“There is no time to be sad. This is football. This is not the end of the world.” In the grand scheme of things, José Mourinho’s assertion after the dismal defeat at home to Sevilla was a perfectly valid one, but there is no denying that the loss is one of the worst, and most damaging, suffered since the Portuguese joined Manchester United almost two years ago.
It wasn’t just the defeat itself – which denied the ‘Red Devils’ only their second Champions League quarter-final appearance in the post-Alex Ferguson era – that will have frustrated United supporters but the manner in which it came to fruition.
Many understandably criticised Mourinho for his tactical approach to the first-leg tie at the Estadio Ramón Sánchez Pizjuán, where his side purposefully sat back and played for a goalless draw, but it can be argued that the result was a perfectly adequate one for a team boasting such an impressive home record.
Prior to Tuesday’s defeat, only Manchester City – on two separate occasions – had managed to come to Old Trafford and leave victorious since Southampton did so in January 2016. It was an excellent run that had once again made the ‘Theatre of Dreams’ a formidable fortress both domestically and in Europe, where United were unbeaten in over five years. (The opposition manager that day? Mourinho.)
United would have been understandably confident heading into the Sevilla tie. Chelsea and Liverpool had both left empty-handed in the two preceding games, and those were the only two occasions in six league outings that they had conceded goals in front of their own fans.
Sevilla, on the other hand, had lost heavily away from home against CSKA Moscow in the group stage and conceded five times in two meetings with Liverpool. A team that had struggled for consistency in the first half of the season under Eduardo Berizzo were still looking fragile with Vincenzo Montella in charge.
United would have to be clever and quickly hit their opponents when opportunities presented themselves, but they undeniably had the upper hand at the start of the night. Which is what makes Mourinho’s approach all the more baffling.
Despite their struggles this season, Sevilla are far from being a bad team, and, as eventually proved to be the case, they offer plenty of threat in attack when given space to operate in. But they are a side that United should have comfortably beaten, and the way to do so seemed obvious to everybody but Mourinho.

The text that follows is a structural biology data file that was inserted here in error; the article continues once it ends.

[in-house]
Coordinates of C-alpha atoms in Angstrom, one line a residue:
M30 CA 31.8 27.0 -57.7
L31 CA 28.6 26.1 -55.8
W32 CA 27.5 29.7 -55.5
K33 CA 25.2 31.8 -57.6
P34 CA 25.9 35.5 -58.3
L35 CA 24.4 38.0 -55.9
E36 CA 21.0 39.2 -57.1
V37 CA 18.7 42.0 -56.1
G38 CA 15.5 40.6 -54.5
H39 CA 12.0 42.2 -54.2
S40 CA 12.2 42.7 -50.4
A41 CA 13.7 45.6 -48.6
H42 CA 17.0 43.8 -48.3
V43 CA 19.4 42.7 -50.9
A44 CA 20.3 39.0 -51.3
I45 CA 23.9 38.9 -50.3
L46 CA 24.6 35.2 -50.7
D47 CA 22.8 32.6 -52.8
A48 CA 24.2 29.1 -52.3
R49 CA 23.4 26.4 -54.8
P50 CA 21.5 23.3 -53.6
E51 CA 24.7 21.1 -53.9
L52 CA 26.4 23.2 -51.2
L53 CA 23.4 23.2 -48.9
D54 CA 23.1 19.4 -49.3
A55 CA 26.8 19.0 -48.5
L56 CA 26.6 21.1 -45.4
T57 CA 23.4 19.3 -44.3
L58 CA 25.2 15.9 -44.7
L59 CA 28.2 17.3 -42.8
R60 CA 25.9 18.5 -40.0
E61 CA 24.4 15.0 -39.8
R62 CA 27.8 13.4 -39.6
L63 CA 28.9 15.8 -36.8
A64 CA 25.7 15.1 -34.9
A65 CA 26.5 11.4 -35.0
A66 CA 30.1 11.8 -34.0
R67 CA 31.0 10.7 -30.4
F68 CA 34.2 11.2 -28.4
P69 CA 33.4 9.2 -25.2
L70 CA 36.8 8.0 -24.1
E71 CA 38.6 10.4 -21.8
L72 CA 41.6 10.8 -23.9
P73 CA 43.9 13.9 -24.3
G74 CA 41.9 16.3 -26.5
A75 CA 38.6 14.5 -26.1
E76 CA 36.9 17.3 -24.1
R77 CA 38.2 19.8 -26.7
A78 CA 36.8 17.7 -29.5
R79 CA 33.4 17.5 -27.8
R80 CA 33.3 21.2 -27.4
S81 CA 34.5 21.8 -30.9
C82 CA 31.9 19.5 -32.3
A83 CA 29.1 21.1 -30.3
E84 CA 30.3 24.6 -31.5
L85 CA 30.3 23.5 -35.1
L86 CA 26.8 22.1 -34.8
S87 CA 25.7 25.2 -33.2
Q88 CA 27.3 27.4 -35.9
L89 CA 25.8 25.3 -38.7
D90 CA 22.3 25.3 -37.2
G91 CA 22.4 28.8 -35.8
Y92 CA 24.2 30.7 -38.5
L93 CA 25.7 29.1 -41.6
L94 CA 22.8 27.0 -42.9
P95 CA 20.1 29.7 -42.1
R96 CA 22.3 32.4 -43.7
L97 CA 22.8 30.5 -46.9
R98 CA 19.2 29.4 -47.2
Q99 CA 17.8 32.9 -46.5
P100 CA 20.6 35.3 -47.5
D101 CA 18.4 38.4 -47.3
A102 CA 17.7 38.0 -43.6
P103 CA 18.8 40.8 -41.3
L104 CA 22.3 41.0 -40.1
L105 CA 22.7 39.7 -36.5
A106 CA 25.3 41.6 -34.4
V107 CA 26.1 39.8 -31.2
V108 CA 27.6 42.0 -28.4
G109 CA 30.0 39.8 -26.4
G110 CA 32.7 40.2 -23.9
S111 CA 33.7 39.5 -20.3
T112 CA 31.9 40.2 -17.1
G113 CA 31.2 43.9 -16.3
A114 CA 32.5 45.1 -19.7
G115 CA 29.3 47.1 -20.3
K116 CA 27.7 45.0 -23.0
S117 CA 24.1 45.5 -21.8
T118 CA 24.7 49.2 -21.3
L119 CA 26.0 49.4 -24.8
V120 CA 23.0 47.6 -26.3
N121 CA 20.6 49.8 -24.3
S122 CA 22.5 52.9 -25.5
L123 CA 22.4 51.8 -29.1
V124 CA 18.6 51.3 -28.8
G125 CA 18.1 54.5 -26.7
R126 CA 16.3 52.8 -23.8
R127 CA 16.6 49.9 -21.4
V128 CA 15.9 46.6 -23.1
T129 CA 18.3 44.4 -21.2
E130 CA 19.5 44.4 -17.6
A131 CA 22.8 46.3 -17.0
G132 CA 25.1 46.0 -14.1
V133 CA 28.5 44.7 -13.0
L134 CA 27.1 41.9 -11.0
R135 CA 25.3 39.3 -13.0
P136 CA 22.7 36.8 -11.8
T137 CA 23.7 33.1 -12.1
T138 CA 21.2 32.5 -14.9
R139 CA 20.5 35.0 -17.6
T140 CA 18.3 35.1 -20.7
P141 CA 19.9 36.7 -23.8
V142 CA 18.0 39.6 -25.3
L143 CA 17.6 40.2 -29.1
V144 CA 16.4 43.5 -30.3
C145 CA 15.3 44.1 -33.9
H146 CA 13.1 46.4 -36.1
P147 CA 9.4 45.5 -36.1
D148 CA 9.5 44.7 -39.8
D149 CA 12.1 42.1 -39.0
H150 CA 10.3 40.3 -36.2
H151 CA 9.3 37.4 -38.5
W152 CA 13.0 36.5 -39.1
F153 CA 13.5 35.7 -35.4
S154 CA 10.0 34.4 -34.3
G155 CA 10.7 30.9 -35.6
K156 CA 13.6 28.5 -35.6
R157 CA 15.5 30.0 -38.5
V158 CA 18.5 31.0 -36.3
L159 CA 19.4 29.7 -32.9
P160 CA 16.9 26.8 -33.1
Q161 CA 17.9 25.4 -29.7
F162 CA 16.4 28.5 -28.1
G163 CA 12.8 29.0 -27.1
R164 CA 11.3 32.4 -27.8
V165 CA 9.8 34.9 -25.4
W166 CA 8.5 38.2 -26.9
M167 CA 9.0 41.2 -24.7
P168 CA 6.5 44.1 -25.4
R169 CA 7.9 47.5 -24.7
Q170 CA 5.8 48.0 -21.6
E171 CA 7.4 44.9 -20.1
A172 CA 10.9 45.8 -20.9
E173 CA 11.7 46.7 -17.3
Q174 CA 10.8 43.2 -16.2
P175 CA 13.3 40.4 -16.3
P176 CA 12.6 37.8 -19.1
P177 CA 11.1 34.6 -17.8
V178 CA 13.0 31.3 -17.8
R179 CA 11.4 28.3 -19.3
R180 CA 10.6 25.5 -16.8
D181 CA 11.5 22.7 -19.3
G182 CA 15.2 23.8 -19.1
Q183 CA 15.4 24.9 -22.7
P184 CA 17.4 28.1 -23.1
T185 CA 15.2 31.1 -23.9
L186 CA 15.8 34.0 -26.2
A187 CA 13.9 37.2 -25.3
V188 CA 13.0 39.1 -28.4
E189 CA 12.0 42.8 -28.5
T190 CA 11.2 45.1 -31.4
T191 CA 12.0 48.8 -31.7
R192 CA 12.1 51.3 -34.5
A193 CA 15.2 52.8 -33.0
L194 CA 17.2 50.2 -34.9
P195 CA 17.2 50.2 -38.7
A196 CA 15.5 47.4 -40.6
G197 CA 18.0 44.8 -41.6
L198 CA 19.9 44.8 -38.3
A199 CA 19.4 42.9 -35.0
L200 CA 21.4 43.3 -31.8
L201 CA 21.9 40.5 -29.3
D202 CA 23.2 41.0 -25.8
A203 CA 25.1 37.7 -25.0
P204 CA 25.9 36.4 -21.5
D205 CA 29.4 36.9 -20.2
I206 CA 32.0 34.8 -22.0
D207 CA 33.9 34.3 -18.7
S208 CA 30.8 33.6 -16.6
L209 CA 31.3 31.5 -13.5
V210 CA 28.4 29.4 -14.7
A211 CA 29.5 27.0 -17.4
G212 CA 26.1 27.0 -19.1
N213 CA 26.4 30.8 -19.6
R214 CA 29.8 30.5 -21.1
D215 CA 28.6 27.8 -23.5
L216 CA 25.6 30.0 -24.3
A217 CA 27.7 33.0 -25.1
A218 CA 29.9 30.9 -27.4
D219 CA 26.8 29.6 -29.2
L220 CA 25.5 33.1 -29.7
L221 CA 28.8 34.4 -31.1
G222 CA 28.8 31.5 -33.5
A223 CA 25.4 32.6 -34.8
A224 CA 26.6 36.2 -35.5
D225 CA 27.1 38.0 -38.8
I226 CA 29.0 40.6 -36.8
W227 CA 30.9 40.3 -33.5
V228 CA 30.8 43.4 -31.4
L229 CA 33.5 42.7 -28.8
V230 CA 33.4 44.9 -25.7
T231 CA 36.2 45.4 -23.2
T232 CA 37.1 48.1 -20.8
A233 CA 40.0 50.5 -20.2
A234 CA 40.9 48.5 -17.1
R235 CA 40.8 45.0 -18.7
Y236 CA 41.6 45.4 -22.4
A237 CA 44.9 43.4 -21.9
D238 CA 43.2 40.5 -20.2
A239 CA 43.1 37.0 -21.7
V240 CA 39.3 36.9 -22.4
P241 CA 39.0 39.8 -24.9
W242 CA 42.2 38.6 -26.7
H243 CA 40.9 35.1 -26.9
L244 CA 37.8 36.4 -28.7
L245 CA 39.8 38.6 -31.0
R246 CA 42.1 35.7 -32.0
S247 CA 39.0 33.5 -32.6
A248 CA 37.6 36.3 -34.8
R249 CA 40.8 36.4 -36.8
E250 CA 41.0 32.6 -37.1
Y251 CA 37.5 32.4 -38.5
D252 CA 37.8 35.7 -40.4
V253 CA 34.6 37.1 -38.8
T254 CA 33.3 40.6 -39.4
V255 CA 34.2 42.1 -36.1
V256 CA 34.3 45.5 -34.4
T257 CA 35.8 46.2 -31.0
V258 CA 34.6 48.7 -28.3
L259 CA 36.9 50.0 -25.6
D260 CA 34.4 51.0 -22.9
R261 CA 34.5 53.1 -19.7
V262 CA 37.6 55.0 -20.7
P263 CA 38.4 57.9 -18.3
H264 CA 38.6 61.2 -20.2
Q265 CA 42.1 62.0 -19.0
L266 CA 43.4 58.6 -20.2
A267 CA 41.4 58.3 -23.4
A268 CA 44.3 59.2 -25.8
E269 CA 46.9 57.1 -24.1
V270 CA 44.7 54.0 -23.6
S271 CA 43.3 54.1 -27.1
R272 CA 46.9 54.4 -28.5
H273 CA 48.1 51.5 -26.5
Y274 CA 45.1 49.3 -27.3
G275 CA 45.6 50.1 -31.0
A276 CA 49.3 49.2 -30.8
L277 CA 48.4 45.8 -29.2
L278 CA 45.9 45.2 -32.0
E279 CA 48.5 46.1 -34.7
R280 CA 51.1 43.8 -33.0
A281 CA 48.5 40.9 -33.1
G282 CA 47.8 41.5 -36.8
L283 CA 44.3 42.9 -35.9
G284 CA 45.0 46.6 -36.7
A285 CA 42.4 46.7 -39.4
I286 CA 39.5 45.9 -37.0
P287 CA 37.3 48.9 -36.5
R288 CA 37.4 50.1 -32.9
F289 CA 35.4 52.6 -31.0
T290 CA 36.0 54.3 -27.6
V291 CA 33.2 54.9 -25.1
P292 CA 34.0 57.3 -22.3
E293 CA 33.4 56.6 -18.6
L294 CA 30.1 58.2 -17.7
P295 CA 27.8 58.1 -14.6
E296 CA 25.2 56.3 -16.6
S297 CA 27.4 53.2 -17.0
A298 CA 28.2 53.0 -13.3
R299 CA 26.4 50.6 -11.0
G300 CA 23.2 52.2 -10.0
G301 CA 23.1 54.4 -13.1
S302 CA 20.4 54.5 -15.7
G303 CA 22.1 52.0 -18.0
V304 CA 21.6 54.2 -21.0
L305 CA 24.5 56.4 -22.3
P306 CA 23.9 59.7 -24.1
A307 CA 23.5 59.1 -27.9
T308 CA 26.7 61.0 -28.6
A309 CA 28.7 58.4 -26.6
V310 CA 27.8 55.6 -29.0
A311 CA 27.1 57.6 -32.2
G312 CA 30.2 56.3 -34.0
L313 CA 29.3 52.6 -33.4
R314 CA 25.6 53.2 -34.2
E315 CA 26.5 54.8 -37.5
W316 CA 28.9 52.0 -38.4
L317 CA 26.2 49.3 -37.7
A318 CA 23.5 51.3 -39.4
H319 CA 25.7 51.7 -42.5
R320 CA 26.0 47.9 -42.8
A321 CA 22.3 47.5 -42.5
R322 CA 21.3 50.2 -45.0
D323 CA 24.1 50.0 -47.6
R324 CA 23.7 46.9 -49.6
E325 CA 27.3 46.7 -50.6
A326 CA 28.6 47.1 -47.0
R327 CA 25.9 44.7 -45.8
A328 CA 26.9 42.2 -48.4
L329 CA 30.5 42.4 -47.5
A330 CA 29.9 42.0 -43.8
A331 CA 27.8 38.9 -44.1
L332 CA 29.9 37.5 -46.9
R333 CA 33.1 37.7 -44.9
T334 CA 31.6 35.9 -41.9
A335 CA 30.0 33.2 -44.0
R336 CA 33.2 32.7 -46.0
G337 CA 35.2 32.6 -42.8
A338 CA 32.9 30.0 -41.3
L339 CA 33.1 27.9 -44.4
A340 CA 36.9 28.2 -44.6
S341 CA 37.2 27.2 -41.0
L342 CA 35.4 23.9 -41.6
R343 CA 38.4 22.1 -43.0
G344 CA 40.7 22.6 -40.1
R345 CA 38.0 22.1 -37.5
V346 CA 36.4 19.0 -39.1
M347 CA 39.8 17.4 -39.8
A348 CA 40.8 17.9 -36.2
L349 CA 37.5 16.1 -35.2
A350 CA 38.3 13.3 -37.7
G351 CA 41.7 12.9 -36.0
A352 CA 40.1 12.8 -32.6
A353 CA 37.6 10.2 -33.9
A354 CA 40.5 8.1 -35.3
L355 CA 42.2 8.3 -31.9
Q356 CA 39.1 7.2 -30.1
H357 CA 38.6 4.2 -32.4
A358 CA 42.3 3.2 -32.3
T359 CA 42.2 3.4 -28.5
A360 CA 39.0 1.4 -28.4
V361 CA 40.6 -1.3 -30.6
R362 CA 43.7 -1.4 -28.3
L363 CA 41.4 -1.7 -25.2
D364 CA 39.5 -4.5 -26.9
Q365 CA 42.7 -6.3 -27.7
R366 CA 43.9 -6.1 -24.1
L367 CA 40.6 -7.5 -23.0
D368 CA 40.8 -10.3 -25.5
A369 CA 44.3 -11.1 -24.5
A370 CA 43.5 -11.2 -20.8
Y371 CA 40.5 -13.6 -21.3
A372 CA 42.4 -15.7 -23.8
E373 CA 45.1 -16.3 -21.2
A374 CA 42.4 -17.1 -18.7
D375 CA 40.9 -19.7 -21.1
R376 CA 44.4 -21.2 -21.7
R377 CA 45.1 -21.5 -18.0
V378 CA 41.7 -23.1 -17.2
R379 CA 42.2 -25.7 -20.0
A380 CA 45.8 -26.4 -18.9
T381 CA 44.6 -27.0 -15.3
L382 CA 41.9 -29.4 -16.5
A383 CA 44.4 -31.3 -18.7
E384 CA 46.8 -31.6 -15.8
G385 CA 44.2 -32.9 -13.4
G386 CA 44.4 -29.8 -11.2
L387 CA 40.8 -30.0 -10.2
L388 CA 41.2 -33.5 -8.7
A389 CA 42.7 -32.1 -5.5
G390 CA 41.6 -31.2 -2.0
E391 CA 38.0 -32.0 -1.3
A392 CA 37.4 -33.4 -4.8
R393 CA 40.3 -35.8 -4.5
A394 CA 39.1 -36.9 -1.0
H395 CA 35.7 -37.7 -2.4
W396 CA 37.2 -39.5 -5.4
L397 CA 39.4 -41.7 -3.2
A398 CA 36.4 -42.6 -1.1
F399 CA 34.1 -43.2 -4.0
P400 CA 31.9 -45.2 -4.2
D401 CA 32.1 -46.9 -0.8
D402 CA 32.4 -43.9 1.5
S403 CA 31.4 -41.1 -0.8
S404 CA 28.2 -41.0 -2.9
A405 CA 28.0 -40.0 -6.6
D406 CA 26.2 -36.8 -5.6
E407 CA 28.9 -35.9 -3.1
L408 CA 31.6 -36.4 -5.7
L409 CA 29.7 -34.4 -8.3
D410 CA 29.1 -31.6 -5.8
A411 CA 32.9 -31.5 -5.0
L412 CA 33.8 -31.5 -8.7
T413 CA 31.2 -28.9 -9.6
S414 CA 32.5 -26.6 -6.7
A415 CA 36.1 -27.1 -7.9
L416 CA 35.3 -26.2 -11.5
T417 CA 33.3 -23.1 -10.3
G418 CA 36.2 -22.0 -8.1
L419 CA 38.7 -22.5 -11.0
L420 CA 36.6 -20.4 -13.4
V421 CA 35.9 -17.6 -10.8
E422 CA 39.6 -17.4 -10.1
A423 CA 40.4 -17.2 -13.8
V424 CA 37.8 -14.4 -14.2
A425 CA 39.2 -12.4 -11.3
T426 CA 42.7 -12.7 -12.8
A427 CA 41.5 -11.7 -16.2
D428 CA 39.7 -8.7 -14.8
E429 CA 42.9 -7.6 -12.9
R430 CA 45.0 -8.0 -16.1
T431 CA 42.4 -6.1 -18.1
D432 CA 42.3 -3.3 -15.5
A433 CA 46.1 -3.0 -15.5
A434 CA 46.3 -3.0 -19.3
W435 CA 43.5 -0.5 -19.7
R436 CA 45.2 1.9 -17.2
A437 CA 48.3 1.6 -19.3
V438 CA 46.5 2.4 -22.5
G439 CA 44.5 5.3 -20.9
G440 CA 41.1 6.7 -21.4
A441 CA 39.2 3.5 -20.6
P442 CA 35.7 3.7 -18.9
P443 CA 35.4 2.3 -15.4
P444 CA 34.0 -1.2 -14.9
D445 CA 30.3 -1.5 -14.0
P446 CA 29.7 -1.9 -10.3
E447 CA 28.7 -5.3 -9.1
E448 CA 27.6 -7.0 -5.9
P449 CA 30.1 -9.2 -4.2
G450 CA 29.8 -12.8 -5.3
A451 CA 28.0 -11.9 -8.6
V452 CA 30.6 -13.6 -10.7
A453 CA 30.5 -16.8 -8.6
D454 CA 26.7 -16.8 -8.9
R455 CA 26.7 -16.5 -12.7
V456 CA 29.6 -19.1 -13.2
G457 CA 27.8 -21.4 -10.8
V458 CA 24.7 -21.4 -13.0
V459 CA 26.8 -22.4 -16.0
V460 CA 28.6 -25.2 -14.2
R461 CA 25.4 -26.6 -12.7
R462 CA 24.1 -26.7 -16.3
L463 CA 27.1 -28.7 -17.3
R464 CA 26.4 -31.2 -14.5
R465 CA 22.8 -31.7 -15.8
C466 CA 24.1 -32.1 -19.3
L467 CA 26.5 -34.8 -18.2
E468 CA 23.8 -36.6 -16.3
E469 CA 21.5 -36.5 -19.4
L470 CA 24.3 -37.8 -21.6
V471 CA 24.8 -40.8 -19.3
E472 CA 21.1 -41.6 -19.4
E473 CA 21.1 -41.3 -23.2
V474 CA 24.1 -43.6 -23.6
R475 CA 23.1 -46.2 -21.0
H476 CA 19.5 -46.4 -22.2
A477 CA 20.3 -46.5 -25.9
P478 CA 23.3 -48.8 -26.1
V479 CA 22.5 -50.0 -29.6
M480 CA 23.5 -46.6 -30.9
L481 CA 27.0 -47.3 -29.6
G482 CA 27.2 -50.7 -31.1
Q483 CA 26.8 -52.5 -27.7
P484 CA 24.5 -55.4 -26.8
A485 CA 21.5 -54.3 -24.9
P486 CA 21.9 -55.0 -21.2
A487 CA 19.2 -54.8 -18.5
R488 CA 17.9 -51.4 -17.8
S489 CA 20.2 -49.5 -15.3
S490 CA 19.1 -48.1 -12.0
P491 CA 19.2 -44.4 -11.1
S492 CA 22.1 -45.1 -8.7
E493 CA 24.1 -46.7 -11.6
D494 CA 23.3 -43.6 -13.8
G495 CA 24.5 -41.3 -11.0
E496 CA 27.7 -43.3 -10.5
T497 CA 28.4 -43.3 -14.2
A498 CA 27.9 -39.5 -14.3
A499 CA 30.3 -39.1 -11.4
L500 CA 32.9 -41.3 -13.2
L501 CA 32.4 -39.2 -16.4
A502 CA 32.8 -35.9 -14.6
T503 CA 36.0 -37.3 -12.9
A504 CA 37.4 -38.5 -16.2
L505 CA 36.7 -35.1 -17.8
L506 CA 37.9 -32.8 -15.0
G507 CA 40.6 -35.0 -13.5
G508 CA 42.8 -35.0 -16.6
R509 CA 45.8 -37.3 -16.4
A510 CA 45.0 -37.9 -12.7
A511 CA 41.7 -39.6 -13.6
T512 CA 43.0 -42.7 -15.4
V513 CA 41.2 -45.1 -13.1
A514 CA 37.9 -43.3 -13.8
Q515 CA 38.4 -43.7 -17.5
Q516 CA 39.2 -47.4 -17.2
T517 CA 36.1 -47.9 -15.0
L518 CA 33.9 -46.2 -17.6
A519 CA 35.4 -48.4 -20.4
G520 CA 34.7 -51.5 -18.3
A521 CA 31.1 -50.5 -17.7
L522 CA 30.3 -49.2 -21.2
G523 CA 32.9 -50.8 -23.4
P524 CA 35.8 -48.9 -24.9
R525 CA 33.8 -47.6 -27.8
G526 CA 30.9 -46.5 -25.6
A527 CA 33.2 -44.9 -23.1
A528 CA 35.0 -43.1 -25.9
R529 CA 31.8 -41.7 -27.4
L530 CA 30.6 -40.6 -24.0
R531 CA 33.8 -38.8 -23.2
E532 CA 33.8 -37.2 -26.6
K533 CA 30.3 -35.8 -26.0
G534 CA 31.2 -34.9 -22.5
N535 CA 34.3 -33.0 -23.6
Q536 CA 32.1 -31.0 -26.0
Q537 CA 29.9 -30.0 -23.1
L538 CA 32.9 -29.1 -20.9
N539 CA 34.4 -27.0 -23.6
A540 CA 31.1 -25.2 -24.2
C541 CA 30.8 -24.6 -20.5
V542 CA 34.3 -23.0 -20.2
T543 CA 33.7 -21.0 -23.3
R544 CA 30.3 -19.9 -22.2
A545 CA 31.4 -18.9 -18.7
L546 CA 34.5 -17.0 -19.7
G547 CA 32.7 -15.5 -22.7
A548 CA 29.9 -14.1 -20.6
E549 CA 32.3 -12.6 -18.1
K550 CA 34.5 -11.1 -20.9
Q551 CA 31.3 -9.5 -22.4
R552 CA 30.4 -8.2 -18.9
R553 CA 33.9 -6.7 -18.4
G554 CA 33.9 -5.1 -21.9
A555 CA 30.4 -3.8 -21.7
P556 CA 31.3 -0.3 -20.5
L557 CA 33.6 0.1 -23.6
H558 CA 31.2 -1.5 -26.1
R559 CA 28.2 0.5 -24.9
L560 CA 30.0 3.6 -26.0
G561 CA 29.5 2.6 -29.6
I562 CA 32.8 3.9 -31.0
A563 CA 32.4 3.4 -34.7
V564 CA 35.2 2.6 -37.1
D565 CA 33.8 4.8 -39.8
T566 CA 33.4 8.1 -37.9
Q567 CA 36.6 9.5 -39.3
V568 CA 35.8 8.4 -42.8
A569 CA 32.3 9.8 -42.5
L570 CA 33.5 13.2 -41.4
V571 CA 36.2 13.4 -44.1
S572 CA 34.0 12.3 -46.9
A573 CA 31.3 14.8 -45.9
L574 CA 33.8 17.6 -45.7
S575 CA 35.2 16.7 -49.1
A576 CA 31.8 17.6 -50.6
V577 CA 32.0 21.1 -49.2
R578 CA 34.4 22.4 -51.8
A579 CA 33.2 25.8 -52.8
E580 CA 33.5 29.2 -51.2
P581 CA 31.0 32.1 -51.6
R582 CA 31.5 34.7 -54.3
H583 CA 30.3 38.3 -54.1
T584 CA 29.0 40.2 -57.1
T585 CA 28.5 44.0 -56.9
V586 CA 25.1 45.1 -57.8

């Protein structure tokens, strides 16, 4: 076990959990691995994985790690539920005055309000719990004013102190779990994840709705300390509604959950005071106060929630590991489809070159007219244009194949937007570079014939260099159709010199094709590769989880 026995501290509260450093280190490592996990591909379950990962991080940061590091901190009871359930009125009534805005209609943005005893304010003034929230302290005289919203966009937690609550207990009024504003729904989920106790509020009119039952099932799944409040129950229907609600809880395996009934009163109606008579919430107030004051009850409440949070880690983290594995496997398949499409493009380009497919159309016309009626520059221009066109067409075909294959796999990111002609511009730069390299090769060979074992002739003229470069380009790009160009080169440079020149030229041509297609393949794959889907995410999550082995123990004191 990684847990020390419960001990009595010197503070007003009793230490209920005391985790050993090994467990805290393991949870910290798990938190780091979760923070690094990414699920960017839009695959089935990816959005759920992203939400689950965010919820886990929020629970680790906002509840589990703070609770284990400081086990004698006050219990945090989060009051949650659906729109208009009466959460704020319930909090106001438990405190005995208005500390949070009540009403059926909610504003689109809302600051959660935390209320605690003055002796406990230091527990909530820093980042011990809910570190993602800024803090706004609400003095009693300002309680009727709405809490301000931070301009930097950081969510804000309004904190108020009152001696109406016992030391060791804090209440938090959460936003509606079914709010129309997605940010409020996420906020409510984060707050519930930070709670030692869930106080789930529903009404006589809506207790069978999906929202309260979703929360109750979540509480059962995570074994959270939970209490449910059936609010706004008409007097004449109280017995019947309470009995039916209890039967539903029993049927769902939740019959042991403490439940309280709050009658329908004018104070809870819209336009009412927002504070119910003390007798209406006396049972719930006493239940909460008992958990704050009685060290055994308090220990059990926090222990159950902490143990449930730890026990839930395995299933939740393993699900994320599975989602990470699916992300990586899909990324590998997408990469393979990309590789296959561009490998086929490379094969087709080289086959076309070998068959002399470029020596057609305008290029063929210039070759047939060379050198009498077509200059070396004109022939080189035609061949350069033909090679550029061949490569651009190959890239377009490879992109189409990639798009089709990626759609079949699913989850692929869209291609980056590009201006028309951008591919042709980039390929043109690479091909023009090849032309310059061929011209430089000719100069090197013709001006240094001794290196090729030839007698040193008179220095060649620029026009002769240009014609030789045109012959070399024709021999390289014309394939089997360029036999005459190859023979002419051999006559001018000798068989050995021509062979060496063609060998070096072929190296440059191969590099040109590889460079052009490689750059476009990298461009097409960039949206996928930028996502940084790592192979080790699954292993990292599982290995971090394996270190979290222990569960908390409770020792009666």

The lack of urgency showed by United, coupled with the inclusion of Marouane Fellaini alongside Nemanja Matić at the base of midfield, was painful to watch, as time and time again they played into Sevilla’s hands with slow, directionless passing.
Fellaini – who, ironically, enjoyed one of United’s best chances on goal before making way for Paul Pogba – was often caught out of position, gifting Sevilla far too much space in the centre of the pitch.
Luckily for the Belgian, poor decision-making by Luis Muriel and Franco Vázquez denied Sevilla the chance to take advantage of his sloppy defensive play, but the warning signs were there.
Fellaini was caught up the pitch as he attempted to attack, but both he and his team-mates lacked the speed and aggression needed to trouble a Sevilla back line that were rarely tested.
Clément Lenglet impressed when dealing with Romelu Lukaku – who, arguably, was one of the only United players showing any sort of fight – but the home side’s approach play was too laboured to cause many problems for a team that had conceded ten goals in four games prior to Tuesday’s contest.
In wider areas, they failed to fully utilise the pace of Marcus Rashford, who wasn’t brought into play quickly enough when possession turned over, whilst Alexis Sánchez continued his worryingly poor start to life in Manchester with another meek display.
Much criticism has been levelled at Mourinho for his reactive approach to big games, but, as was the case against Chelsea and Liverpool recently and at home to Tottenham Hotspur earlier in the season, the Portuguese is often able to achieve the required results with defensively solid, organisationally astute performances.
It’s what has made him one of the 21st century’s finest managers, but it’s also what risks undoing all of his achievements.
Against Sevilla, Mourinho remained wedded to pragmatism when all of the signs pointed towards a different approach. The space left available by the Spanish side whenever they committed bodies forward wasn’t utilised by United, who remained far too rigid when in possession.
On only four occasions over 180 minutes were they able to test goalkeeper Sergio Rico, and only once – when they went 2-0 down – did they show any sort of fight and urgency inside the final third of the pitch. By then, though, it was too late.
Football is all about results, and as long as their team are performing at their best, supporters can have few complaints about the approaches used.
But Mourinho’s inability to break from defensive pragmatism, even when such an approach is unwarranted, is a worrying development that could seriously damage United’s end to the season.